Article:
The Oil Bubble: Set to Burst?” That was the headline of an October 2004 article in the National Review, which argued that oil prices, then $50 (about Rs2,050) a barrel, would soon collapse.
Ten months later, oil was selling for $70 a barrel. “It’s a huge bubble,” declared Steve Forbes, the publisher, who warned that the coming crash in oil prices would make the popping of the technology bubble “look like a picnic.”
All through oil’s five-year price surge, which has taken it from $25 a barrel to last week’s close above $125, there have been many voices declaring that it’s all a bubble, unsupported by the fundamentals of supply and demand.
A file photo of traders at the crude oil trading pit at the New York Mercantile Exchange (Photo by: David Karp / AP)
So here are two questions: Are speculators mainly, or even largely, responsible for high oil prices? And if they aren’t, why have so many commentators insisted, year after year, that there’s an oil bubble?
Now, speculators do sometimes push commodity prices far above the level justified by fundamentals. But when that happens, there are telltale signs that just aren’t there in today’s oil market. Imagine what would happen if the oil market were humming along, with supply and demand balanced at a price of $25 a barrel, and a bunch of speculators came in and drove the price up to $100.
Even if this were purely a financial play on the part of the speculators, it would have major consequences in the material world. Faced with higher prices, drivers would cut back on their driving; homeowners would turn down their thermostats; owners of marginal oil wells would put them back into production.
As a result, the initial balance between supply and demand would be broken, replaced with a situation in which supply exceeded demand. This excess supply would, in turn, drive prices back down again—unless someone were willing to buy up the excess and take it off the market.
The only way speculation can have a persistent effect on oil prices, then, is if it leads to physical hoarding—an increase in private inventories of black gunk. This actually happened in the late 1970s, when the effects of disrupted Iranian supply were amplified by widespread panic stockpiling.
But it hasn’t happened this time: all through the period of the alleged bubble, inventories have remained at more or less normal levels. This tells us that the rise in oil prices isn’t the result of runaway speculation; it’s the result of fundamental factors, mainly the growing difficulty of finding oil and the rapid growth of emerging economies such as China. The rise in oil prices these past few years had to happen to keep demand growth from exceeding supply growth.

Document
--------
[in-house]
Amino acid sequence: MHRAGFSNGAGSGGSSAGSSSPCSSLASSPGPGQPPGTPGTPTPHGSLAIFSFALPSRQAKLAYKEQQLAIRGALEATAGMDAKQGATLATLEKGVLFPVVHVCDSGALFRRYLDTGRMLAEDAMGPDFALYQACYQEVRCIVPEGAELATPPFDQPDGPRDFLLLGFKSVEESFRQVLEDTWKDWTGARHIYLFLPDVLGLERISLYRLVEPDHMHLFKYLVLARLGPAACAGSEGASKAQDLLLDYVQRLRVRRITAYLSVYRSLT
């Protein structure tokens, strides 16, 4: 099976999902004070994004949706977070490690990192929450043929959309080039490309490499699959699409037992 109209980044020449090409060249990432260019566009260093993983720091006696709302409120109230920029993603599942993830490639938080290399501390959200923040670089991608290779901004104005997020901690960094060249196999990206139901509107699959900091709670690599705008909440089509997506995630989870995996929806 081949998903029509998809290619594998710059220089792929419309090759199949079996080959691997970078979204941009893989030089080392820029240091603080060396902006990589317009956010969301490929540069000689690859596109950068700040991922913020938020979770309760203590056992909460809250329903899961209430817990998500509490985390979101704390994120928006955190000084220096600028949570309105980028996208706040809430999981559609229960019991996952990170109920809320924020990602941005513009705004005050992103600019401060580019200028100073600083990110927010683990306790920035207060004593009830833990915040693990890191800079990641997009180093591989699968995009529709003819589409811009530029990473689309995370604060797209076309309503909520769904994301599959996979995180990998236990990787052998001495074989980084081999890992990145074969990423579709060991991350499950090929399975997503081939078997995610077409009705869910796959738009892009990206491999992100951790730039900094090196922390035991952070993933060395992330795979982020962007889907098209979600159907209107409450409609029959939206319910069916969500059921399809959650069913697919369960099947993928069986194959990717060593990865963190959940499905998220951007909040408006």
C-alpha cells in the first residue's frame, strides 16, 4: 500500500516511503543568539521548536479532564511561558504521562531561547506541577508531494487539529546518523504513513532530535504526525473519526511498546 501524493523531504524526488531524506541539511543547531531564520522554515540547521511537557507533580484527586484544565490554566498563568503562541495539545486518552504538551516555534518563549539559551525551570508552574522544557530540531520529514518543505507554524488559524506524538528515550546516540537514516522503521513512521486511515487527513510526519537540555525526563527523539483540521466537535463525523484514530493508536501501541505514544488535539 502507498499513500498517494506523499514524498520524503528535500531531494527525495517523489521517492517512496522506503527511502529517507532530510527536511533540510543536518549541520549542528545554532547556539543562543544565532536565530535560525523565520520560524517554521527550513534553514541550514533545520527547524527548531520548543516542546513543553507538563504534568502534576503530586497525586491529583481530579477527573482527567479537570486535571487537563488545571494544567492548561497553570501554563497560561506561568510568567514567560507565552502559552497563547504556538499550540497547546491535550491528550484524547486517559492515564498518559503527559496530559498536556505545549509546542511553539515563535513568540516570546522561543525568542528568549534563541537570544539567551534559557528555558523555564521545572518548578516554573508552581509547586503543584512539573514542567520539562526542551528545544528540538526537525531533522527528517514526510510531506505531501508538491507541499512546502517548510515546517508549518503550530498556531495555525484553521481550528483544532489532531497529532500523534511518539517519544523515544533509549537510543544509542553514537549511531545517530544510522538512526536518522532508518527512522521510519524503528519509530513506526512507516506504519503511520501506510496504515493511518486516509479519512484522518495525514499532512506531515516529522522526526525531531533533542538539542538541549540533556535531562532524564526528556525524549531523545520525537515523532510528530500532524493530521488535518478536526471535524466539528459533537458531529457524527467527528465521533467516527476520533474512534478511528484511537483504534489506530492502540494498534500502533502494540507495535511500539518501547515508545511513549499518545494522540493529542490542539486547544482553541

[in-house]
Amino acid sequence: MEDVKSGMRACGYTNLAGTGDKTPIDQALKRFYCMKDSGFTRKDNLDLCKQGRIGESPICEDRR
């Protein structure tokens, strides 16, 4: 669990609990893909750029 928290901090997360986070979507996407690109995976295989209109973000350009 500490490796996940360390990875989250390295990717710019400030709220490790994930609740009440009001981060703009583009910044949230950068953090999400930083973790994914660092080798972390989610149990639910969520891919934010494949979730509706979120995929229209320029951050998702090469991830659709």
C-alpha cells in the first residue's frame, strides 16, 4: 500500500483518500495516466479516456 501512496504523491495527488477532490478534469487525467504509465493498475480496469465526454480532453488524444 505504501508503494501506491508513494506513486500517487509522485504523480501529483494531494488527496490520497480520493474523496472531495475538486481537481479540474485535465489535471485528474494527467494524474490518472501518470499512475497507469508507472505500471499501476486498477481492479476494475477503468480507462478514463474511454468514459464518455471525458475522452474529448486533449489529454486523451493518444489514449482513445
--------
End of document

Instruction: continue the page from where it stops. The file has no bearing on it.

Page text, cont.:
Saying that high-priced oil isn’t a bubble doesn’t mean that oil prices will never decline. I wouldn’t be shocked if a pullback in demand, driven by delayed effects of high prices, sends the price of crude back below $100 for a while. But it does mean that speculators aren’t at the heart of the story.
Why, then, do we keep hearing assertions that they are?
Part of the answer may be the undoubted fact that many people are now investing in oil futures—which feeds suspicion that speculators are running the show, even though there’s no good evidence that prices have gotten out of line. But there’s also a political component.
Traditionally, denunciations of speculators come from the left of the political spectrum. In the case of oil prices, however, the most vociferous proponents of the view that it’s all the speculators’ fault have been conservatives—people who you wouldn’t normally expect to see warning about the nefarious activities of investment banks and hedge funds.
The explanation of this seeming paradox is that wishful thinking has trumped pro-market ideology.
After all, a realistic view of what’s happened over the past few years suggests that we’re heading into an era of increasingly scarce, costly oil.
The consequences of that scarcity probably won’t be apocalyptic: France consumes only half as much oil per capita as America, yet the last time I looked, Paris wasn’t a howling wasteland. But the odds are that we’re looking at a future in which energy conservation becomes increasingly important, in which many people may even—gasp—take public transit to work. I don’t find that vision particularly abhorrent, but a lot of people, especially on the right, do. And so they want to believe that if only Goldman Sachs Group Inc. would stop having such a negative attitude, we’d quickly return to the good old days of abundant oil.
Again, I wouldn’t be shocked if oil prices dip in the near future—although I also take seriously Goldman’s recent warning that the price could go to $200. But let’s drop all the talk about an oil bubble.
© 2008/THE NEW YORK TIMES